Global exposure risk of frogs to increasing environmental dryness

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Nicholas C. Wu , Rafael P Bovo, Urtzi Enriquez-Urzelai, Susana Clusella-Trullas, Michael R. Kearney, Carlos Navas, Jacinta D Kong


Species exposed to prolonged drying are at risk of population declines or extinctions. A key missing element for assessments of climate change risk is the sensitivity of species to water loss and their microhabitat preference, or ecotype, as both dictate the risk of environmental drying. Here, we identified globally where water-sensitive ectotherms, i.e. anurans, are at risk to increasing aridity and drought, examined which ecotypes are more sensitive to water loss from 238 species, and estimated how behavioural activity is impacted by future drought and warming scenarios through biophysical models. Under an intermediate and high emission scenario, 6.6 and 33.5% of areas occupied by anurans will increase to arid-like conditions, and 15.4 and 36.1% are at risk of exposure to a combination of increasing drought intensity, frequency, and duration by 2080¬–2100, respectively. Critically, increasing arid-like conditions will increase water loss rates and anurans in dry regions will almost double the water loss rates under a high emission scenario. Biophysical models showed that during the warmest quarter of the year, the combination of drought and warming reduced an anuran’s potential activity by 17.9% relative to the current conditions compared to warming alone which reduced potential activity by 8%. Our results exemplify the widespread exposure risk of environmental drying for anurans, posing a serious challenge for the lives of water-sensitive species beyond the effects of temperature alone.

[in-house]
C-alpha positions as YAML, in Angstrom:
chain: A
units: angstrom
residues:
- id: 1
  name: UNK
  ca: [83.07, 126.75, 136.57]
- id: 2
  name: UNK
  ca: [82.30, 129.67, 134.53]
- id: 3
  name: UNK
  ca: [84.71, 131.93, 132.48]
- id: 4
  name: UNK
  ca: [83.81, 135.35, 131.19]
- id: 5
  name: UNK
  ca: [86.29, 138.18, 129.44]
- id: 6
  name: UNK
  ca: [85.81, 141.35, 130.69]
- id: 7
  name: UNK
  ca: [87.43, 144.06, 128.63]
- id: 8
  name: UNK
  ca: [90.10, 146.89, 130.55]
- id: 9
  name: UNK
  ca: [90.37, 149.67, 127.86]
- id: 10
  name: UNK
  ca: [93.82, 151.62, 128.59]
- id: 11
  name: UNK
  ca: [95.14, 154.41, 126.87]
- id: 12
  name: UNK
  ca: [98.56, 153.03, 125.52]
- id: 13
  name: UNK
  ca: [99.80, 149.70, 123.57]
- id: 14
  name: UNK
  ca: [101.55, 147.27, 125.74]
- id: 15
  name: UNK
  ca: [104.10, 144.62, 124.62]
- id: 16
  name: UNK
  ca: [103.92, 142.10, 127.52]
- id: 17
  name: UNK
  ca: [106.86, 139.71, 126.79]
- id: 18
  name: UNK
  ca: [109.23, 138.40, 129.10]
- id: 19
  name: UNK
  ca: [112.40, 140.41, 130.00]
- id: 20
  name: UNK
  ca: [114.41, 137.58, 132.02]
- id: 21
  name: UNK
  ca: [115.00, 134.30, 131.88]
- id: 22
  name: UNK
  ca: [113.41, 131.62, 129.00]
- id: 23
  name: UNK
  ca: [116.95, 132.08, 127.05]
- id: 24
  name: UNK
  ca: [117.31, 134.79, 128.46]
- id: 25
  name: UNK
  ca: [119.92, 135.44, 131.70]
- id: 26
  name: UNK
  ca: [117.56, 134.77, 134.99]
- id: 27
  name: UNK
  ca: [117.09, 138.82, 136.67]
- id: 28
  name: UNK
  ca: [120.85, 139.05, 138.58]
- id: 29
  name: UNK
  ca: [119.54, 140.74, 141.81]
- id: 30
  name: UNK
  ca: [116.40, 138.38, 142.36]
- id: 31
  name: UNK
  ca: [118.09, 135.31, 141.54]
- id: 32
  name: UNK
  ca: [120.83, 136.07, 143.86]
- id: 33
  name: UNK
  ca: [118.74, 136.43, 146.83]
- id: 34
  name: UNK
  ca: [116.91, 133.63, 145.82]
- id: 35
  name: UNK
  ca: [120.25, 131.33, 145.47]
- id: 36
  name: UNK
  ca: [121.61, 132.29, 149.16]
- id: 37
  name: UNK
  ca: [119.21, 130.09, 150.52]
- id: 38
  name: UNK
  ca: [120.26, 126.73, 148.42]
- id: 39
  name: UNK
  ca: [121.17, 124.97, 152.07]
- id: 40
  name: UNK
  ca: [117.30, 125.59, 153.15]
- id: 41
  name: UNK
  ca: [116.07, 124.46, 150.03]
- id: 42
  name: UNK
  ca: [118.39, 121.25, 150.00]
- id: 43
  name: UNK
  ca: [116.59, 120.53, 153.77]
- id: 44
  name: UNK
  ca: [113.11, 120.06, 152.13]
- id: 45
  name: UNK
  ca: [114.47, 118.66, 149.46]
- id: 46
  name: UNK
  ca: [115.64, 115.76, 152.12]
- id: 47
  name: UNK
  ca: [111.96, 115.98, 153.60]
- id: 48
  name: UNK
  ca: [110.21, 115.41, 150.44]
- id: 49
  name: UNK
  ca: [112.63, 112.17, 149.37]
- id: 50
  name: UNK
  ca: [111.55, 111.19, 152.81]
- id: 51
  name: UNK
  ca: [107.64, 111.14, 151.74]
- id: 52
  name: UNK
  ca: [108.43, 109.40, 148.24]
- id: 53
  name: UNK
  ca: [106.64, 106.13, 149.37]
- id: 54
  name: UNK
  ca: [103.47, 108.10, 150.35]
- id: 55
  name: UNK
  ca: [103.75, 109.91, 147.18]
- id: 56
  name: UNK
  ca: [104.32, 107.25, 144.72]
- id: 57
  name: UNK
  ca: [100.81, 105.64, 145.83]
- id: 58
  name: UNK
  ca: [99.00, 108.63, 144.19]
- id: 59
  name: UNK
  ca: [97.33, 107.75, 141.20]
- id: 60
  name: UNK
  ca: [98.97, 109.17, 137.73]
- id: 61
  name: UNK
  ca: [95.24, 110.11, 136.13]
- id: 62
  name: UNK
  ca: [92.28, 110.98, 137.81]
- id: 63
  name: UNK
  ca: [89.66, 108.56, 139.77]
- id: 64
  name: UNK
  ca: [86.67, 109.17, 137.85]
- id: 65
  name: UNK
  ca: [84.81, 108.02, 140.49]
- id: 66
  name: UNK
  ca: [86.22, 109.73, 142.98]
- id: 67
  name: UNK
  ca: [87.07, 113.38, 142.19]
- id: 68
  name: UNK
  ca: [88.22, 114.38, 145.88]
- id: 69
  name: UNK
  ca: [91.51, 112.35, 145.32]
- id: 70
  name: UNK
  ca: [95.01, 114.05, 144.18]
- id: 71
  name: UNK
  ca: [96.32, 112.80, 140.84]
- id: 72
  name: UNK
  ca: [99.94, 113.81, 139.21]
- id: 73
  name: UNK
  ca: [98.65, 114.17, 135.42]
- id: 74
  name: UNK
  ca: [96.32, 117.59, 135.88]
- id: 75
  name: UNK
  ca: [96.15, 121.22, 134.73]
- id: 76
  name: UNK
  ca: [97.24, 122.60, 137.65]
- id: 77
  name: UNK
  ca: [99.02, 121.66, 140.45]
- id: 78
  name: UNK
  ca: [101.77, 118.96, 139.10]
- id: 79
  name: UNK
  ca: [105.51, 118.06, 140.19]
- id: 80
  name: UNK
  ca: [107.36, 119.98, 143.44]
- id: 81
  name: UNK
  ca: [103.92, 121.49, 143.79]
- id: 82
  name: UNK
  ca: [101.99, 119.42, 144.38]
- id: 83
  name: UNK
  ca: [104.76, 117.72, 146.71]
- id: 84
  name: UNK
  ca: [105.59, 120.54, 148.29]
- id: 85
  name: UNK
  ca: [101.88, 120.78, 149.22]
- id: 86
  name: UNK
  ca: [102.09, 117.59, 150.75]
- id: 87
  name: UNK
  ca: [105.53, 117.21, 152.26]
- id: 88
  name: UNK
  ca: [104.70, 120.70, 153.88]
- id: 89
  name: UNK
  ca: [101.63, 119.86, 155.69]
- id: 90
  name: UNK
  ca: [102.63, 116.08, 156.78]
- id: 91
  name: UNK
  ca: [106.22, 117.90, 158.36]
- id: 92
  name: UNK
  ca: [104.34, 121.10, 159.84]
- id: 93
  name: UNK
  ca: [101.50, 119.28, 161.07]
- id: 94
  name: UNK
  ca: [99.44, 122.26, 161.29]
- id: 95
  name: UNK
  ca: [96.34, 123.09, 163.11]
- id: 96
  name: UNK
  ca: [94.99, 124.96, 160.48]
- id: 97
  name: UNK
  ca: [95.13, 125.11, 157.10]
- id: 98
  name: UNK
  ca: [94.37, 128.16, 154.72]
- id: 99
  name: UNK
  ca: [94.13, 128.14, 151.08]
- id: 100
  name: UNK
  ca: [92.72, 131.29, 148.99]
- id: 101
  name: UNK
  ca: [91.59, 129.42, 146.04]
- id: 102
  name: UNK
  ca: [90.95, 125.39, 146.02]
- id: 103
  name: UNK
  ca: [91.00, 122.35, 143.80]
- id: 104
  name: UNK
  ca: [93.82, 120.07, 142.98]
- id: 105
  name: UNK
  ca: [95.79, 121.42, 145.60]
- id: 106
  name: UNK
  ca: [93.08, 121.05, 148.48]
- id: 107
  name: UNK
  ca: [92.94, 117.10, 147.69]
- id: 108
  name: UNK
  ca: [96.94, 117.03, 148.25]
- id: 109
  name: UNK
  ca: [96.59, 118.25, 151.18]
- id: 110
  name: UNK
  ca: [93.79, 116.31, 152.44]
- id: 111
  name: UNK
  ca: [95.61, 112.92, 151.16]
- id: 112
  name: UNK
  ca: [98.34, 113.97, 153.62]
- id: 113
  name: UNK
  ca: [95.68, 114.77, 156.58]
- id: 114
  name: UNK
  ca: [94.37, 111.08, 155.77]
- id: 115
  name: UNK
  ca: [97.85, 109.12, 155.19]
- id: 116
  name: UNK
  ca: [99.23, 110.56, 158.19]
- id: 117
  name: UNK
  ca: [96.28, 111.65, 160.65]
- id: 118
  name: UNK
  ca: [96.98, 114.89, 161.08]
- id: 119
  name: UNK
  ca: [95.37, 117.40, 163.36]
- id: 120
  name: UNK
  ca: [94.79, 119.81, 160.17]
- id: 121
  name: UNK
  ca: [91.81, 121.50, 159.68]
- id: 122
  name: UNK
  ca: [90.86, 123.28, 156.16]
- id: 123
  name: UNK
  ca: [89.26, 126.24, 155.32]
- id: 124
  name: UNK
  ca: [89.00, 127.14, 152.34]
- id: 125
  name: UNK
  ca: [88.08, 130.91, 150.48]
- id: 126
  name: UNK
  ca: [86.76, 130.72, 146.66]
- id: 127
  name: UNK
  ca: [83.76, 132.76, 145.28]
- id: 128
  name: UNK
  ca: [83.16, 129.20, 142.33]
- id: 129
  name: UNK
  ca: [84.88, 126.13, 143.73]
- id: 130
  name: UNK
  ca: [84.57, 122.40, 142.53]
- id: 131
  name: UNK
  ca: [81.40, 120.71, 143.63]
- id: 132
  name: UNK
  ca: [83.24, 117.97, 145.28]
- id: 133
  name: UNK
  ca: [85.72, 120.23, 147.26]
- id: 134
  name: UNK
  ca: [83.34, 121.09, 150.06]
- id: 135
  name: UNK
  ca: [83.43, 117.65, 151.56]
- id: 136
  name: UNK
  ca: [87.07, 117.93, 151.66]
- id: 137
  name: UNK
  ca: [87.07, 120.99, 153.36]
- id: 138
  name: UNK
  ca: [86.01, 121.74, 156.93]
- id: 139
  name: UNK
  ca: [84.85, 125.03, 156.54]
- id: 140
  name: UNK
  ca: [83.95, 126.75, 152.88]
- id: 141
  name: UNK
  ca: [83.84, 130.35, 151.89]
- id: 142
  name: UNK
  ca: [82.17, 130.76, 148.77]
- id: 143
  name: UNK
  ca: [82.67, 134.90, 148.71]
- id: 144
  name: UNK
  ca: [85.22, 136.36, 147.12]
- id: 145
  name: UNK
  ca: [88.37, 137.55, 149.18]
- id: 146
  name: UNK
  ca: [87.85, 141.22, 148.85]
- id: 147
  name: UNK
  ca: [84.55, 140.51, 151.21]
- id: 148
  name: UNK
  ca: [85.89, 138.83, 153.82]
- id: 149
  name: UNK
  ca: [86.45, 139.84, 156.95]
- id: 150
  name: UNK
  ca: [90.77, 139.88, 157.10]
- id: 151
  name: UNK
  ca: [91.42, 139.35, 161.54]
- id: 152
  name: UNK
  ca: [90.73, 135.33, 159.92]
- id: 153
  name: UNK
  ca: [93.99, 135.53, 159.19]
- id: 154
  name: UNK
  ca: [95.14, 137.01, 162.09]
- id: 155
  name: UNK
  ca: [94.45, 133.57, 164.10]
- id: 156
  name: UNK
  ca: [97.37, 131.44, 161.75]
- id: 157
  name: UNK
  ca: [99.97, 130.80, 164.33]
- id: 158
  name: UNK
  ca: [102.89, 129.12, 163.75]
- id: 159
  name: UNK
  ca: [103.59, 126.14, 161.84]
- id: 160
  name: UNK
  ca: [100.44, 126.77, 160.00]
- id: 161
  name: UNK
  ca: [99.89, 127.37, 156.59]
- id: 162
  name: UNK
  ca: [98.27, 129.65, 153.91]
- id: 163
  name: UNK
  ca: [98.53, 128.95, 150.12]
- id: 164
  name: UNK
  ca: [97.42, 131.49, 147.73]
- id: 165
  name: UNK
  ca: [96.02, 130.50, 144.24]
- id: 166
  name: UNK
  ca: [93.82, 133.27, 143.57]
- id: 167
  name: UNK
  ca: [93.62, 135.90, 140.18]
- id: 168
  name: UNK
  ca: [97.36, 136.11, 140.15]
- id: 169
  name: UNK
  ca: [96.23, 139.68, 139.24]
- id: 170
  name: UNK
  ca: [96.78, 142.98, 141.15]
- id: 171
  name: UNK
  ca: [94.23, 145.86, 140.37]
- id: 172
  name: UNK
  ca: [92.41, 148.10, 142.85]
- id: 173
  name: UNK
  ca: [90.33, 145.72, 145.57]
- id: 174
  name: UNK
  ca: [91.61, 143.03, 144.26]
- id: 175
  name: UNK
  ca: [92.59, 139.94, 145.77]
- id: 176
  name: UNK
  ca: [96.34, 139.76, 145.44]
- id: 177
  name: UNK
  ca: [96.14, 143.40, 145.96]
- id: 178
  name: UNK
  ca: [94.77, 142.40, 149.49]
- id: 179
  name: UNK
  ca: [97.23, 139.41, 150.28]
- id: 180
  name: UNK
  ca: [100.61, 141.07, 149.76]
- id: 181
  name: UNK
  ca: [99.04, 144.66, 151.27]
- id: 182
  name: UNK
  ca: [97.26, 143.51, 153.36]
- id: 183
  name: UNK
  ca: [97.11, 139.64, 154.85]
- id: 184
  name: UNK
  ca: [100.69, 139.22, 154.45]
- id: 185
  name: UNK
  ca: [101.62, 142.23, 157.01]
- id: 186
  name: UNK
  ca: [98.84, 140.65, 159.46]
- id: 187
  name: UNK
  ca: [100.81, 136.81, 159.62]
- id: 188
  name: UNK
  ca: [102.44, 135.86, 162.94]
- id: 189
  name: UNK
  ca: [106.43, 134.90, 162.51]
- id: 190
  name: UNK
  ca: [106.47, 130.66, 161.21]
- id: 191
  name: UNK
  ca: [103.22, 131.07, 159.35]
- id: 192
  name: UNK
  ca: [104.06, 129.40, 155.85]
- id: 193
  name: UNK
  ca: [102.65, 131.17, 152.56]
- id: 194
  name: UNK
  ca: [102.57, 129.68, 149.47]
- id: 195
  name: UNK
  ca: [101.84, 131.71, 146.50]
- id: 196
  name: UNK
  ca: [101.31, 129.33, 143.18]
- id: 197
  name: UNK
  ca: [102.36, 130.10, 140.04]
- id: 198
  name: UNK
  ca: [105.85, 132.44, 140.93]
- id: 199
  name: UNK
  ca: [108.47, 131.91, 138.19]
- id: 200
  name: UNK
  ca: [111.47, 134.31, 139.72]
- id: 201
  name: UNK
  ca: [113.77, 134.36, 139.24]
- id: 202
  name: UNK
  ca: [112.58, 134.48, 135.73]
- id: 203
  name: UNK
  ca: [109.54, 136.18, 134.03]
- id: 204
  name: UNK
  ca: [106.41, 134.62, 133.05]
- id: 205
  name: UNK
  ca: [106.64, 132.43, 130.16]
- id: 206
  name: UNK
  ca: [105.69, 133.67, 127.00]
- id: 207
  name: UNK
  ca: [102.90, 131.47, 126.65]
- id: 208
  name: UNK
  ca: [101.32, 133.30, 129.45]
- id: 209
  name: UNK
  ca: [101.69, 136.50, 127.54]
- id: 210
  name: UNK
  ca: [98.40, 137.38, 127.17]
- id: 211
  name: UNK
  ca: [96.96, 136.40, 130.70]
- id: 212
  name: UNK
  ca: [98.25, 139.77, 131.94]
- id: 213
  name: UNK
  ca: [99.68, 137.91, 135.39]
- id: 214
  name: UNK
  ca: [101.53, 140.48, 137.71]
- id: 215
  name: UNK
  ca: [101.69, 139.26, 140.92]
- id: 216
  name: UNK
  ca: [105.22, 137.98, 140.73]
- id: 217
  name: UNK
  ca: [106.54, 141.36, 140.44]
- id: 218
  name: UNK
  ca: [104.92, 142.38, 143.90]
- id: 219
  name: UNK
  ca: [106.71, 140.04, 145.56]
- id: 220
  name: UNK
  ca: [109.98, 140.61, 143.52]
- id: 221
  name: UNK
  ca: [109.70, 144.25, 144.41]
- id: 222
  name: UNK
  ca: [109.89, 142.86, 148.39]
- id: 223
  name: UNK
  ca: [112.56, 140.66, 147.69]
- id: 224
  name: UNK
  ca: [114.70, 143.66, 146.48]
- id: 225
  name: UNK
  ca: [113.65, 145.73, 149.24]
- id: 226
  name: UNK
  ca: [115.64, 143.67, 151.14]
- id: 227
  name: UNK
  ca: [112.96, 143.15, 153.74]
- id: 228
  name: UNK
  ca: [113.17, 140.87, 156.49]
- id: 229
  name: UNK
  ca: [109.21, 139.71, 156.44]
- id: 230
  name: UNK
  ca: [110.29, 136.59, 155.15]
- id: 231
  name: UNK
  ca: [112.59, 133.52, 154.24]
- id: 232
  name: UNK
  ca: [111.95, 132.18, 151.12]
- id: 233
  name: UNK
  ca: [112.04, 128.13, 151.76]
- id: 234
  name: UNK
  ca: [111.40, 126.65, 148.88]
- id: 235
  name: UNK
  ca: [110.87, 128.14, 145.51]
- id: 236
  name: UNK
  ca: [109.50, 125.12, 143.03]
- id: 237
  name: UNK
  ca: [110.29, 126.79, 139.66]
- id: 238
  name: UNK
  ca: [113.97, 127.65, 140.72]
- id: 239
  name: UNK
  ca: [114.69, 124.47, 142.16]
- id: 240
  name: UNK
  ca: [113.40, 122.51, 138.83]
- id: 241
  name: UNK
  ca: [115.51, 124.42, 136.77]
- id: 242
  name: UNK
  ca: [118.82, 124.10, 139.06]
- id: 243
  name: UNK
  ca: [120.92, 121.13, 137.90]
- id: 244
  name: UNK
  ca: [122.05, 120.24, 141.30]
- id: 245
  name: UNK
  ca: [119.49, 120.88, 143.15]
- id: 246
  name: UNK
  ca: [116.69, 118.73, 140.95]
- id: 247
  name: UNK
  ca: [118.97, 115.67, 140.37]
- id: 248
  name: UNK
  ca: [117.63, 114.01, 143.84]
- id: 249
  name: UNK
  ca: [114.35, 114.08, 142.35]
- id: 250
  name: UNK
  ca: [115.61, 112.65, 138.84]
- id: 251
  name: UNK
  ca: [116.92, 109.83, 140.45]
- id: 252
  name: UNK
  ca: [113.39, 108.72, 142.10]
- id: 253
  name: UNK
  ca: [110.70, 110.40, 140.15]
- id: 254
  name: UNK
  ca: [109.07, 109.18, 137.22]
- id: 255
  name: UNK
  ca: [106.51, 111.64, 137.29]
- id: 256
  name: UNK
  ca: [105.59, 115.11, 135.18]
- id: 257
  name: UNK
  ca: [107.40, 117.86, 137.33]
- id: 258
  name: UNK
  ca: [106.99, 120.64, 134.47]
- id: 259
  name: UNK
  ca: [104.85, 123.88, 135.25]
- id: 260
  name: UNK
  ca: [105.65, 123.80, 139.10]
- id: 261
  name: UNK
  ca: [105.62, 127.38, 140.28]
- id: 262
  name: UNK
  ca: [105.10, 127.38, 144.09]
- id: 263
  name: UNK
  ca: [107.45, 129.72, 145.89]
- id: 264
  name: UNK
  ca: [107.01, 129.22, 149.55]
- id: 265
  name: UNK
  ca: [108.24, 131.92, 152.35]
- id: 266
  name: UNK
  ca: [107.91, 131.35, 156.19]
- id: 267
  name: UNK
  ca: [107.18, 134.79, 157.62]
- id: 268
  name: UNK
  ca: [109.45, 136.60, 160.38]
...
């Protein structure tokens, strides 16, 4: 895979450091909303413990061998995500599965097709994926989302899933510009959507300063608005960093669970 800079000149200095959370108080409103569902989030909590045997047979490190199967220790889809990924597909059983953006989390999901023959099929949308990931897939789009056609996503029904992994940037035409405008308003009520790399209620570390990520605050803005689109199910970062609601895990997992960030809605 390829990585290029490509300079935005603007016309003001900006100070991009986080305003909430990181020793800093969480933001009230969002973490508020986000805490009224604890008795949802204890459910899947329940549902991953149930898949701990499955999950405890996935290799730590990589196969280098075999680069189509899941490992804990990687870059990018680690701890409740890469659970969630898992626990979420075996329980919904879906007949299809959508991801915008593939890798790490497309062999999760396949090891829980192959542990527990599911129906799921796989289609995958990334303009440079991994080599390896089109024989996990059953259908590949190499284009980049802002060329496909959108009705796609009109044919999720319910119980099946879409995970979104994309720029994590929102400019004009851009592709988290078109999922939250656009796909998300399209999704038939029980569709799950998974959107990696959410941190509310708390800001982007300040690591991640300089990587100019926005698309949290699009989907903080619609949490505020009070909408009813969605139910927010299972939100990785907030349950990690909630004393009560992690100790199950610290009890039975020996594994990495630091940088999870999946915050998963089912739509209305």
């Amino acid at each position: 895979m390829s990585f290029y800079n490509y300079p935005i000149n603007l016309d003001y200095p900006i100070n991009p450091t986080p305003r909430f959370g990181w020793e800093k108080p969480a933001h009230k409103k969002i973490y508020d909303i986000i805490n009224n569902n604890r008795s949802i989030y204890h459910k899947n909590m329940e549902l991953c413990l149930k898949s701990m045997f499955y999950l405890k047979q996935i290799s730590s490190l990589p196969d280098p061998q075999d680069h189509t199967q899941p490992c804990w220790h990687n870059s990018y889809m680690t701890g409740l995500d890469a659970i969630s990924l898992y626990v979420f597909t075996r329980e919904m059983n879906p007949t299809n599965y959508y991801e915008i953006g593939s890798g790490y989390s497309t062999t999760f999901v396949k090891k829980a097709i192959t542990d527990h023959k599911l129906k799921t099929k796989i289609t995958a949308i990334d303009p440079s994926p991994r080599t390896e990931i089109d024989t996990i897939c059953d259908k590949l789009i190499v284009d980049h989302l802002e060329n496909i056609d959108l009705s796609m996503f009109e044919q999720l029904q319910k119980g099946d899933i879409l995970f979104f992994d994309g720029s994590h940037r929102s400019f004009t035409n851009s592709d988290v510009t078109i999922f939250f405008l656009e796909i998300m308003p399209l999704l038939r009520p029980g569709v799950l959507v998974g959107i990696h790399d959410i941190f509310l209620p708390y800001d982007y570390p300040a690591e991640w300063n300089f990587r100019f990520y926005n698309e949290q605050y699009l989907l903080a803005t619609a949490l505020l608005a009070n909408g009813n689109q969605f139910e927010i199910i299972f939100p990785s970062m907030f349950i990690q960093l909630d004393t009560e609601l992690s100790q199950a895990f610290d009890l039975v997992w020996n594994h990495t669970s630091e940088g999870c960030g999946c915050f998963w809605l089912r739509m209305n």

Comparative and Evolutionary Physiology, Ecology and Evolutionary Biology, Zoology


Amphibian decline, climate change, dehydration, desiccation, hydroregulation, macrophysiology, Thermoregulation


Published: 2024-02-08 17:49

Last Updated: 2024-02-08 22:49


CC BY Attribution 4.0 International

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